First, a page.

Representatives of the freshly split east and west sides of Jordan School District have differing opinions on the results of a Deseret News/KSL-TV poll.

A total of 72 percent of those polled indicated they believe both sides of a school district should have a say on whether to split a school district — not just leave the decision up to one side.

The Dan Jones & Associates poll, taken June 16-19, included 405 registered voters statewide. It has a margin of error of 5 percent.

A total of 12 percent of those polled said they believe only the residents of the splitting area should vote on whether to split from a district.

Ralph Haws, chairman of Jordan district's west transition team, said he thinks the poll results mean most people have a desire to be reasonable.

"It's a fairness issue," he said. "I think people are saying if you put a law into effect that affects you and I, then both you and I should have a chance to vote on it."

However, Steve Newton, chairman of Jordan district's east transition team which is dealing with asset issues, said the law is the law regardless of the poll. He added, "It's good public policy to have a group vote to exit a district because it keeps big and unresponsive districts responsive to individual communities."

Haws points out when decisions are made regarding fire, police and roads, everyone has the opportunity to vote on that.

"We're in a democracy," he said. "We need to have the ability to vote on issues that affect our quality of life and our financial resources."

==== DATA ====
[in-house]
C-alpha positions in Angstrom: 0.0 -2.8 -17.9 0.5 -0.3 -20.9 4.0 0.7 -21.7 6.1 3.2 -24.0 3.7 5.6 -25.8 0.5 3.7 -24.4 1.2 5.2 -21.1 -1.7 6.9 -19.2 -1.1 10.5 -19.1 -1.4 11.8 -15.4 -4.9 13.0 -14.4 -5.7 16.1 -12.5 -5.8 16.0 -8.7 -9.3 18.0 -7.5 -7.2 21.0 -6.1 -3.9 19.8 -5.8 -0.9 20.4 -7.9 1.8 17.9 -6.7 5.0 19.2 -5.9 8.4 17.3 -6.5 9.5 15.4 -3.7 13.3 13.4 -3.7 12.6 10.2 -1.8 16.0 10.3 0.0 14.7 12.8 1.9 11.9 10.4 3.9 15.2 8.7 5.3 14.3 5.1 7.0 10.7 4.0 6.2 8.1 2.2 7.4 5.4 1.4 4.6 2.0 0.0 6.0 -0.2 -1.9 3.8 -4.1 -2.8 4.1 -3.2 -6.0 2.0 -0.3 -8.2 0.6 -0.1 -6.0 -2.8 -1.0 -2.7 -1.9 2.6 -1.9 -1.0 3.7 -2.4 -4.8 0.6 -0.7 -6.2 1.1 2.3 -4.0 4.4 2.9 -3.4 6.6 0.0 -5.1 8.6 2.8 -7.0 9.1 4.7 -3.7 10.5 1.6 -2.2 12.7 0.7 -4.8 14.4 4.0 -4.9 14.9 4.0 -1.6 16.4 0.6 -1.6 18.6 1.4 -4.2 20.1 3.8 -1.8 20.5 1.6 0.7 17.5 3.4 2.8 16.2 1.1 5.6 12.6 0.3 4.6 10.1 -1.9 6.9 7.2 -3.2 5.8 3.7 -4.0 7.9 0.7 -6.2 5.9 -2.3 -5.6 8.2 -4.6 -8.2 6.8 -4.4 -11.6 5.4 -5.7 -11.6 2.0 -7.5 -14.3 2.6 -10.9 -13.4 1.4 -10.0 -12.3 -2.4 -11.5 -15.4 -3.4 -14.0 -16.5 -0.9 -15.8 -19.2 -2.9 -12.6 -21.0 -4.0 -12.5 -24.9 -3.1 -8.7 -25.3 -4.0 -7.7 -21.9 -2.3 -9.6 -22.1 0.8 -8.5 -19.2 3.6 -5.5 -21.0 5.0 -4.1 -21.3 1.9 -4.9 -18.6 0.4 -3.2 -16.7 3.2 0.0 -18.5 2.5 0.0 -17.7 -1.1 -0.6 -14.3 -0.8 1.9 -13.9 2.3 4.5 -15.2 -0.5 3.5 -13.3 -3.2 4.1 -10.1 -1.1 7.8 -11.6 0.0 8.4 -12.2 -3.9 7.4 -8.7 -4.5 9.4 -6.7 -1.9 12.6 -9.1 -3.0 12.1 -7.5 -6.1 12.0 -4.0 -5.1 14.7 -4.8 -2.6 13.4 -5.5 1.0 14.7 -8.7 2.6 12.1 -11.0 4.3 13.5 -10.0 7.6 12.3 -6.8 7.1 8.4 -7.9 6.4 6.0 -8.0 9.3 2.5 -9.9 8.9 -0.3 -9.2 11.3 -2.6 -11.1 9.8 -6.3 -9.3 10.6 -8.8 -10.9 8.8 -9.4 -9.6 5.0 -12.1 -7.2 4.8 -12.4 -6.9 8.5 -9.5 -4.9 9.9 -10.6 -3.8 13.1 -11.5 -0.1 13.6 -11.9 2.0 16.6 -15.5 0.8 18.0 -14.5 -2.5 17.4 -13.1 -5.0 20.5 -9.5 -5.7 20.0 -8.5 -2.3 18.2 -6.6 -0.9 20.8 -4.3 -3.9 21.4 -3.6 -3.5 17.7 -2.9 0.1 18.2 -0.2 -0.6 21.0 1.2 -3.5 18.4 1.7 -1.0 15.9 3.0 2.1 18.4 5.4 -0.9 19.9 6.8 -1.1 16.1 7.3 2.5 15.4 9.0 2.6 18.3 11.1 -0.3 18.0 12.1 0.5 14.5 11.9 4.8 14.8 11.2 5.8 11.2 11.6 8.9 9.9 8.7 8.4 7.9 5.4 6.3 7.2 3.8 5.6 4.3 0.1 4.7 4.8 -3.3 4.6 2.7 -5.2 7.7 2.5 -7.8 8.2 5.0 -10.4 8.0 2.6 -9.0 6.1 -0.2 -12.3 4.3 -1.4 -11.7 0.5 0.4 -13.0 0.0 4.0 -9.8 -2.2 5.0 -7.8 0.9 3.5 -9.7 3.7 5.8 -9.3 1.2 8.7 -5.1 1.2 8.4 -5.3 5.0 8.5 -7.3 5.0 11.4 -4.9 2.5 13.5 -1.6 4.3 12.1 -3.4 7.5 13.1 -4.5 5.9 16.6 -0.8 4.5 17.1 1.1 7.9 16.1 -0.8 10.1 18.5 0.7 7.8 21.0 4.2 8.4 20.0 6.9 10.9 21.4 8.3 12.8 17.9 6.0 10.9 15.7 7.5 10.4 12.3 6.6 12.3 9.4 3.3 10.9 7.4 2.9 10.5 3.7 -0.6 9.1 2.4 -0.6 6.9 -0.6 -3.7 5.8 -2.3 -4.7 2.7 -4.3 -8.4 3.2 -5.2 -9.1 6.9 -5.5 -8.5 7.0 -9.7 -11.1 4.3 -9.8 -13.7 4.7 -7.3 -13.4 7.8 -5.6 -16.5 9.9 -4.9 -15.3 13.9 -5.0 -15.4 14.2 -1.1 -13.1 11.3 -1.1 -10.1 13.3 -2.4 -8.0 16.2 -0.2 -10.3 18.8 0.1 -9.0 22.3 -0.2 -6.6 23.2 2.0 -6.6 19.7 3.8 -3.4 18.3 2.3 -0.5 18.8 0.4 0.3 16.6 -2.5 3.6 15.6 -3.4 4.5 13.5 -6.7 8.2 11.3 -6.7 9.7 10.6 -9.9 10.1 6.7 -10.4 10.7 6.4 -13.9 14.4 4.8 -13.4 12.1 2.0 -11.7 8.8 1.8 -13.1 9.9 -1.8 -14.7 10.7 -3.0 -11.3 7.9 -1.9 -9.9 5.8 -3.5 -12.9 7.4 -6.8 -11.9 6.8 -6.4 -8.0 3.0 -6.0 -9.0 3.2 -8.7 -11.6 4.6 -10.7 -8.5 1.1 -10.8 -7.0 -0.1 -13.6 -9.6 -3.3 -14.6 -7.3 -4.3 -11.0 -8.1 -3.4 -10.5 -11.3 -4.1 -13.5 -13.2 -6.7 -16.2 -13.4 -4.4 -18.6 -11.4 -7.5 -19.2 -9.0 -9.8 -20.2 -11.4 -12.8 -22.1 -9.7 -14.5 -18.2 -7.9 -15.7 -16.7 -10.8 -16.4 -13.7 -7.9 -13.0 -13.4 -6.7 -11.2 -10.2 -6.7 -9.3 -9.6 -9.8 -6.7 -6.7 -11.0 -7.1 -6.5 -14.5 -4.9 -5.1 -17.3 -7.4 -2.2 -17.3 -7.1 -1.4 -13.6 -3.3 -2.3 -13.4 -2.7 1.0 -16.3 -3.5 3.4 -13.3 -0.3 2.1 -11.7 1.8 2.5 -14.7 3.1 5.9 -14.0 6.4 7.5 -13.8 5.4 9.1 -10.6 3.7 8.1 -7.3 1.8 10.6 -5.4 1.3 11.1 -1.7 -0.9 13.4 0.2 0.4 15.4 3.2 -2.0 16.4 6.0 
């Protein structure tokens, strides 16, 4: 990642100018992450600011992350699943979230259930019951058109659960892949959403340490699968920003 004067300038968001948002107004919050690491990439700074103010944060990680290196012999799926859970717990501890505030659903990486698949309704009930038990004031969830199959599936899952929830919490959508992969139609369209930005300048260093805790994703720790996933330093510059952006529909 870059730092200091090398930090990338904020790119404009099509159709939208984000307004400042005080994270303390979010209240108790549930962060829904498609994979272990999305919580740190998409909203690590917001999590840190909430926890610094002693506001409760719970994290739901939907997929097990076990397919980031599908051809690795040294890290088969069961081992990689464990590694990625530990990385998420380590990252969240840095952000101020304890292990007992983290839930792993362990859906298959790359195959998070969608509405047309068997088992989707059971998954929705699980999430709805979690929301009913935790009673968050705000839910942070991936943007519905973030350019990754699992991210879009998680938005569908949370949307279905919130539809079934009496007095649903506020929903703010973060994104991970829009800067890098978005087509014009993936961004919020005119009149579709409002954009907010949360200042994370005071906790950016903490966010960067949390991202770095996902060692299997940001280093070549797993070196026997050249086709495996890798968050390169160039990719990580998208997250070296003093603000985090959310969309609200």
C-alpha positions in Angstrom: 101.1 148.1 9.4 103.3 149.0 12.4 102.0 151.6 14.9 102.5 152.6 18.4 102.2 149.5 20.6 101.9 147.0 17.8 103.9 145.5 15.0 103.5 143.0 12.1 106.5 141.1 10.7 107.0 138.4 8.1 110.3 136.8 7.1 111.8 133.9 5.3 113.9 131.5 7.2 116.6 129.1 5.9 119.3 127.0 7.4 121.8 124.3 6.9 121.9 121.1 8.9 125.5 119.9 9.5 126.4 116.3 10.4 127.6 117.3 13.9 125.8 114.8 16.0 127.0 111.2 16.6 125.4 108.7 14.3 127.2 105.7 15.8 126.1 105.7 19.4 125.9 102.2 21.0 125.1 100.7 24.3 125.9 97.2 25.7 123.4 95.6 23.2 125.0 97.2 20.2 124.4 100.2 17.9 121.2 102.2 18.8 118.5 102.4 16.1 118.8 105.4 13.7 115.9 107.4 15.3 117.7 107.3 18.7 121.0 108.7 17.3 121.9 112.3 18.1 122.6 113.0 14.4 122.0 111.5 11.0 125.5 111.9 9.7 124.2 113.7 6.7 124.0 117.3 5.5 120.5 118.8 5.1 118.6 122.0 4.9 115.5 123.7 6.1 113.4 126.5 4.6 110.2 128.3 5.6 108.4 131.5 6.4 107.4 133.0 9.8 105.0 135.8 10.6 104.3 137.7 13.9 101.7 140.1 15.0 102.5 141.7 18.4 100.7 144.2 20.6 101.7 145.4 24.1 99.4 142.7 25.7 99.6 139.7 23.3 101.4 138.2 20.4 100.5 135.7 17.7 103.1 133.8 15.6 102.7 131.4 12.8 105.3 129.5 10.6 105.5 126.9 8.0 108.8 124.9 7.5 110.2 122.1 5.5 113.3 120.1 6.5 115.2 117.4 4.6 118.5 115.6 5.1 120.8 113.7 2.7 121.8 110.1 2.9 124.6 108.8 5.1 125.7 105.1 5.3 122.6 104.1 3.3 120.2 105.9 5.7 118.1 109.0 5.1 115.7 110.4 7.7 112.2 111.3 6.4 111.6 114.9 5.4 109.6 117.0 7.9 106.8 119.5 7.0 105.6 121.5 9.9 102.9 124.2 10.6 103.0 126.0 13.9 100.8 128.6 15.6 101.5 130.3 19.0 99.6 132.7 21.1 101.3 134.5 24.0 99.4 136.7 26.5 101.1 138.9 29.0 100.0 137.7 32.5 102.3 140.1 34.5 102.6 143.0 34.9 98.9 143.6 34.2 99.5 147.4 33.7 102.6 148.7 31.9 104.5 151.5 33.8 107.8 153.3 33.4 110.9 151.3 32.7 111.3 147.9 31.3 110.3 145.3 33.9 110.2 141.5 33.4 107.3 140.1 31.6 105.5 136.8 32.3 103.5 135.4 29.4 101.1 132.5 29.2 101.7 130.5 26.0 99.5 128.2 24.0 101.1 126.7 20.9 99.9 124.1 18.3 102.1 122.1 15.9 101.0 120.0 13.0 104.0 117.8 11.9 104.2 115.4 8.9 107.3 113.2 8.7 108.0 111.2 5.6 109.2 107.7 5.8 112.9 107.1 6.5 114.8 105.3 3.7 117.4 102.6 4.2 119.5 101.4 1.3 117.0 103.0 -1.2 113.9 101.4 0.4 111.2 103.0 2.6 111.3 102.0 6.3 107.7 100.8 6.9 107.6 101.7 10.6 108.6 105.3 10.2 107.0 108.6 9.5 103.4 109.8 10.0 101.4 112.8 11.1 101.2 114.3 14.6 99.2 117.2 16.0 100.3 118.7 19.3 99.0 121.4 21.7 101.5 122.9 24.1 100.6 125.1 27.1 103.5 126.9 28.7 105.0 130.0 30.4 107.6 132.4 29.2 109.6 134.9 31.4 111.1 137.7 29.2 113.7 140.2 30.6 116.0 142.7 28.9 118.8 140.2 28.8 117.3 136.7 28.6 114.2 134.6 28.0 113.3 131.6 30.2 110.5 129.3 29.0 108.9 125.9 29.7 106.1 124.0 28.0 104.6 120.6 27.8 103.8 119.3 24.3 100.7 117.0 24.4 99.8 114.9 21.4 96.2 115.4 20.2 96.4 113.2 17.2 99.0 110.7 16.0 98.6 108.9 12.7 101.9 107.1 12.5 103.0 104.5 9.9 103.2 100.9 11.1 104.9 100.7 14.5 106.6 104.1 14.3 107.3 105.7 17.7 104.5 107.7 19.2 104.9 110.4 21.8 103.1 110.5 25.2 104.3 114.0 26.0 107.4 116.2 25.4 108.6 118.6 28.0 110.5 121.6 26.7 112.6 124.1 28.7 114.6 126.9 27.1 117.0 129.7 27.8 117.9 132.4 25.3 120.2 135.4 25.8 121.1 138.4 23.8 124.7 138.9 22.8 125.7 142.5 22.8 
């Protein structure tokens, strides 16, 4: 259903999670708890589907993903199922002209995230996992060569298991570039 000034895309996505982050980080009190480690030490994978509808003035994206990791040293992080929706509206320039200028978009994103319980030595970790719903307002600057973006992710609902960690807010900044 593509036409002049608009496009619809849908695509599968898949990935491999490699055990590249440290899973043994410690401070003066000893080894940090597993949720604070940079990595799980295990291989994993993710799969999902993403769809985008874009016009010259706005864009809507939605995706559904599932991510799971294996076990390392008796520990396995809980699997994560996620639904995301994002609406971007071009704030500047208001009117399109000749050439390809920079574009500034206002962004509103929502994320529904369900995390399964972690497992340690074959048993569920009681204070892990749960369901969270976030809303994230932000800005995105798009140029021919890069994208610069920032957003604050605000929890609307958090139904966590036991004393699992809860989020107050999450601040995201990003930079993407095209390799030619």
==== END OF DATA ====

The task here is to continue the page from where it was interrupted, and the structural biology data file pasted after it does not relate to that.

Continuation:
Newton says the east side broke away from the remaining district because the east side's needs were being ignored.

"Now we have a remedy," he said. "It's not as if districts have to cater to every whim — but they need to be responsive. The bottom line is it's done, and it's excellent public policy."

Eight percent of those polled stated they feel no school district should be allowed to split up.

In November, east-side residents voted to split from Jordan and form their own school district. Since early spring the transition teams representing the east and west sides have been trying to agree on a plan to adequately split the district's assets and liabilities. A number of proposals have been presented, but no agreements have been reached. In April, each side retained legal counsel to prepare for arbitration, though they are still trying to work out an agreement.

Alpine and Davis school district officials said they are watching closely what is happening in Jordan district. During the past four years there have been two groups, one in Orem and one in Lehi, that have brought up the idea of splitting.

Alpine district spokeswoman Rhonda Bromley said the district follows the law. She added, "There would be a lot of challenges if we split."

Davis district spokesman Chris Williams said there has been no talk of splitting Davis but "it's wise for everyone to watch Jordan district" as it proceeds with its split.


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